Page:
I just completed my first year at Edelman – wow, how time flies! I am pleased to say that I am as excited to be here today as I was on day one.
Part of Edelman’s commitment to their employees is to have employee engagement committees; in the Toronto office there are three: Connection, Training and Impact. Each one has its own core objectives, however, the overall objective is to provide employees with opportunities to stimulate professional growth.
Many months ago the Impact Committee announced a very exciting “I want to go there” contest. We were asked to submit an entry in 200 words or less and list reasons why we wanted to attend a professional conference. Edelman would not only provide the time off to attend but also pay for us to go. At first I didn’t think it would apply to me, not because I was made to feel that way but because it was a natural instinct of many years of administrative work. However, I took a chance and sent my submission to attend the Behind Every Leader (BEL) conference. I was surprised and very pleased when I received the news that I was selected to go.Our Ideas
“The most memorable milestone for me was a project we worked on last June during NXNE called the MiO Squirtcar. In response to a client brief to make news of their title sponsorship of the festival, the team at
Digital Digest: What Edelman Canada is reading in digital marketing, technology and strategy. Fresh links served up weekly. This edition of Digital Digest was edited by Caitlin Stewart, Erin Collett, Charlotte Macgregor, and Melissa Vekil.
This week’s Digital Digest tells us that brands simply aren’t paying consumers enough. Taco Bell wants to know how badly Canadians want the Dortitos Cheesy Gordita Crunch (or DCGC, if you will), Converse is displaying consumers’ Chucks as works of art and Apple’s new camera allows us all to be professional photographers. With the help of some awesome user-generated content, these brands are hitting a sweet spot.
How do you shoe?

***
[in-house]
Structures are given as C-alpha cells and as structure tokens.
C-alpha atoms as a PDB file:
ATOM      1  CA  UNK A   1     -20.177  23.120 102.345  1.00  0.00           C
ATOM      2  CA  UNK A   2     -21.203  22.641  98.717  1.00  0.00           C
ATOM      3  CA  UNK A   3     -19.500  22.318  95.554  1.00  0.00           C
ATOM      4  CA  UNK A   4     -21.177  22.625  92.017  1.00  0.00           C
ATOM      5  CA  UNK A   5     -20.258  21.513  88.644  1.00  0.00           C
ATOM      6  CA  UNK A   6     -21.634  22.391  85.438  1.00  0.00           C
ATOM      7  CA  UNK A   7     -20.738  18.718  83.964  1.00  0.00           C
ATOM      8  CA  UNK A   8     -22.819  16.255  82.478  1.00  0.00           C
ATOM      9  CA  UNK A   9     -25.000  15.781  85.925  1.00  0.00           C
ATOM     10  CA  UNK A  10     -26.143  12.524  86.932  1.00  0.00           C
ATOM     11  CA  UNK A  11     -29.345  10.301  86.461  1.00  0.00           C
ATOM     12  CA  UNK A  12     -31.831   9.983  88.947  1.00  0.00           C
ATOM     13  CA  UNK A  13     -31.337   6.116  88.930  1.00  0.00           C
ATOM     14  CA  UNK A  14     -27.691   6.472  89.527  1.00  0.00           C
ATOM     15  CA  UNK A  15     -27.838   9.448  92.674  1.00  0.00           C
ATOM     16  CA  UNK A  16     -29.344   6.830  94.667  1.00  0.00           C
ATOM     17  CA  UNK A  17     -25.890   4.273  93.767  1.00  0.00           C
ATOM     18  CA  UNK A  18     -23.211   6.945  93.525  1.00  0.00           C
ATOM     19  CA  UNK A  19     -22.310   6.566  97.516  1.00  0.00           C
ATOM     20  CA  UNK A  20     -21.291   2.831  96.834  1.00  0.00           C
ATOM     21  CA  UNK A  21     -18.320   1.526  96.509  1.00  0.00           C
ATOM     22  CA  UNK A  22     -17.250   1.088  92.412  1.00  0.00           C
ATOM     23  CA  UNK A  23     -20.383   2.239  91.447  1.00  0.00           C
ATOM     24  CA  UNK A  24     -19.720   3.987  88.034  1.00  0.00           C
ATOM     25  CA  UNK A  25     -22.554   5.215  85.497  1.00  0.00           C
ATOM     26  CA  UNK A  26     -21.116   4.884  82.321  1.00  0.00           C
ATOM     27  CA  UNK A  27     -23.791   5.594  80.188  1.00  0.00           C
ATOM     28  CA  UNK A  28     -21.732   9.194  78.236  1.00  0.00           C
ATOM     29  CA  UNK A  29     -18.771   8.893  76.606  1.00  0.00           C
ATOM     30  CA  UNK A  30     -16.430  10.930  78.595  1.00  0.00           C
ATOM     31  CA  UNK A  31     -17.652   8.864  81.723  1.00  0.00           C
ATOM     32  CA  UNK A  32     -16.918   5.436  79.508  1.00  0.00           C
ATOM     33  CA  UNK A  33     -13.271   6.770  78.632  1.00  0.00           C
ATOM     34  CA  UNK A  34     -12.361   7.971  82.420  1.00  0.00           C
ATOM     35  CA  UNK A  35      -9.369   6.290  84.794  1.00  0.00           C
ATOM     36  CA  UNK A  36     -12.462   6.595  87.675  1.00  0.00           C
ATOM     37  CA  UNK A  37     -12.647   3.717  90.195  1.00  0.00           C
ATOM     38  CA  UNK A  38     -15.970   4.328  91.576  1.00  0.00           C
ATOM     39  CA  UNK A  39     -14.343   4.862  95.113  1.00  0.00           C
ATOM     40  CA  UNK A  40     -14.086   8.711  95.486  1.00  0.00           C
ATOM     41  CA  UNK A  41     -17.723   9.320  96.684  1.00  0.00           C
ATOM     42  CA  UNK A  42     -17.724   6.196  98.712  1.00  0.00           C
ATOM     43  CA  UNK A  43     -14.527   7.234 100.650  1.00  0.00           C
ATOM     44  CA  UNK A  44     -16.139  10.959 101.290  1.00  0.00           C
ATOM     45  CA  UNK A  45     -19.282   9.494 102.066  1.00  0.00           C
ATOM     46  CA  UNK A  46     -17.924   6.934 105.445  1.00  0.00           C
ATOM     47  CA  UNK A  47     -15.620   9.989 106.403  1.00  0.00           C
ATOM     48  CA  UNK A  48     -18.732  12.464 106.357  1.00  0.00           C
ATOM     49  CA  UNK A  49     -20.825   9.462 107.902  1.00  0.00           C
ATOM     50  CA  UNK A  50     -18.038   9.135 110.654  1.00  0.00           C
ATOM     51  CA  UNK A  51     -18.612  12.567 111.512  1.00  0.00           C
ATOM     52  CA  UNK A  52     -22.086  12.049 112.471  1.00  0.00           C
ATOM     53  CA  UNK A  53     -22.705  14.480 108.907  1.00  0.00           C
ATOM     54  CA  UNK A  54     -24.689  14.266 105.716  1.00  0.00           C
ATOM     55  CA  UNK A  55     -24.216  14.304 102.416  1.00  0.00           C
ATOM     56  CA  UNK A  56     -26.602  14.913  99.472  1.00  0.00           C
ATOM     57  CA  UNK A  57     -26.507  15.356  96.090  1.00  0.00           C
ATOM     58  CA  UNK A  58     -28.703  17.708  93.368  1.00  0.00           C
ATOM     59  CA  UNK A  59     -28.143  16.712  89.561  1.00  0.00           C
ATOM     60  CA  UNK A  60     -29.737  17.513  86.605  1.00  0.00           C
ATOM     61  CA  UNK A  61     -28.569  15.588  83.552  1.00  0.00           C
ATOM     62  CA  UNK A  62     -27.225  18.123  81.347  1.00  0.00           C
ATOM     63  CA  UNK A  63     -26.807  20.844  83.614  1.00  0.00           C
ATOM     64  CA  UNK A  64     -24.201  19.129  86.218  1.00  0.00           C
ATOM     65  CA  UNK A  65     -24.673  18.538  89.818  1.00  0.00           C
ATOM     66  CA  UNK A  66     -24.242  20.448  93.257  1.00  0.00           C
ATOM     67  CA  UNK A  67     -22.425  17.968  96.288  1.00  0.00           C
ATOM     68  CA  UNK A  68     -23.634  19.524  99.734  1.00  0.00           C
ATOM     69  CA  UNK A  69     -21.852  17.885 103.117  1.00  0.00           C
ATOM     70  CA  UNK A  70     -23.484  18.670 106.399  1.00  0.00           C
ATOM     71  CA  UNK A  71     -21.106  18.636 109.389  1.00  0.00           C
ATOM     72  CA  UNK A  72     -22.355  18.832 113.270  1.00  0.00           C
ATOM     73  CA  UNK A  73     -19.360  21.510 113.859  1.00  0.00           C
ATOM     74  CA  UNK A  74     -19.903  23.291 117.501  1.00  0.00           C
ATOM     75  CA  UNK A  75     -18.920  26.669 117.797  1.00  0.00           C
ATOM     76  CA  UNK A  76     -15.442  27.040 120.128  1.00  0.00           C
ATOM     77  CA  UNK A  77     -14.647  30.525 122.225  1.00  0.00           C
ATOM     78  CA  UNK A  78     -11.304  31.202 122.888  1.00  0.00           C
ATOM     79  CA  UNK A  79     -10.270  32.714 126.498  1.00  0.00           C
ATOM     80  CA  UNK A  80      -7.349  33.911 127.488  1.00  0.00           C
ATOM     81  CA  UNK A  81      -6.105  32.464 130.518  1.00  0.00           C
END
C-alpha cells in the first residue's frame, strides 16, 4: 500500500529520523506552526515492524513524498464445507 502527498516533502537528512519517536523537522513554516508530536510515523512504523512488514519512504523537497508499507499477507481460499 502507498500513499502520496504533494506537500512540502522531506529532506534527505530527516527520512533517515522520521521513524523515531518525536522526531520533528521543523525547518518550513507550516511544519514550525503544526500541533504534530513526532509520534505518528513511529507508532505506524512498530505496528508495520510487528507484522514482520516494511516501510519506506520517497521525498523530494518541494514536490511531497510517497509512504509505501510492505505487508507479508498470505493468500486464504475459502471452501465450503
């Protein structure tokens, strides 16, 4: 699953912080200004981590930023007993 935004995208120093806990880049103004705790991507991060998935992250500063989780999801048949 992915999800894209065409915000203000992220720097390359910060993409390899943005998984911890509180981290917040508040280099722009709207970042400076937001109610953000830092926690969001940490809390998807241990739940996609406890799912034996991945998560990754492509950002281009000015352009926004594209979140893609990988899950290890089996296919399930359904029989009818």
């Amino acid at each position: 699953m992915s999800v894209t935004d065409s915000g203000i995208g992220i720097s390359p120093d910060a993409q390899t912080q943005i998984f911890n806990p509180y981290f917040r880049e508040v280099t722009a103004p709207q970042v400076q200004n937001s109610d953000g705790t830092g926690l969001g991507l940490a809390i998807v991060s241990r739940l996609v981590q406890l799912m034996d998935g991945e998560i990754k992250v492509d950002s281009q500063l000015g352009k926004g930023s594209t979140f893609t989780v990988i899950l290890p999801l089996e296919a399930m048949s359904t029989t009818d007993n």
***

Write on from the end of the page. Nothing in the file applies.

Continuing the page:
Converse is celebrating its trademark shoe – the Chuck Taylor – by leveraging some seriously cool user-generated content. The digital showcase, titled “Made by You”, displays over 200 pairs of its classic design, customized and personalized over the years by iconic names including Andy Warhol and Patti Smith. The campaign launched through the brand’s strong social platforms, and hopes to show people what they’ve created and to generate stories, rather than launch a boxed marketing effort. Though the shoes have been around for 98 (!) years, this campaign comes on the tail of the brand’s strong recent growth, proving that while everyone may own a pair, they’re still your very own work of art. [Ad Age] Nordstrom, mentioned in this article, is a competitor to Edelman client, LOFT.
To build awareness for the launch of its Doritos Cheesy Gordita Crunch in Canada, Taco Bell challenged its fans to show off their loyalty to the brand. When DCGC was first introduced in the U.S., Canadian fans were outspoken about wanting to be able to buy it here. The #proveit campaign was launched exclusively on social media and invited fans to share evidence proving just how excited they were for the DCGC’s arrival. Many submitted text message screen shots and the more hardcore supporters even asked stores for security footage to prove they were ahead of the DCGC crowd. Taco Bell chose three lucky winners to visit its headquarters in California, including its famous test kitchen where the DCGC idea was born. This campaign can teach brands an important lesson about engagement; do you have a passionate and engaged fan base? Use them! Give your audience the opportunity to be part of the conversation and show them you care about what they have to say. You might just earn your brand supporters for life. [Marketing Mag] Taco Bell mentioned in this article is an Edelman client and a competitor to Edelman client, Arby’s.
Hit me with your best shot
Apple is asking iPhone 6 owners to prove the phone’s camera is professional quality. For its latest campaign, Apple has pulled incredible photos taken by 77 contributors and is showcasing them in the digital World Gallery, print and billboards. Each photo in the gallery is accompanied by a photography tip to help others achieve similar results. The photos are so amazing – it’s almost unbelievable that they were taken on a cell phone! Apple is often quick to remind us that the iPhone we bought six months ago is outdated and this campaign nails that reminder. Furthermore, the brand leveraged already existing, real user content, making the campaign credible, and encourages consumers to try the camera out themselves for similar results. These user-generated flicks create a level of authenticity you can’t pay for, and has us running out to the Apple store to try our hand at photography. [AdWeek] iPhone mentioned in this article is a competitor to Edelman client, Samsung.
Edelman Canada’s Digital Digest is a weekly bundle of links, served up on Edelman Canada’s Our Ideas blog. It’s also available by email. If you know someone who would like to be added to the mailing list, have any questions or just want to share some thoughts on anything you read here, email me. Let’s get a conversation going.March 6, 2015 in Digital Digest, Our Ideas
A version of this article originally appeared on Edelman.com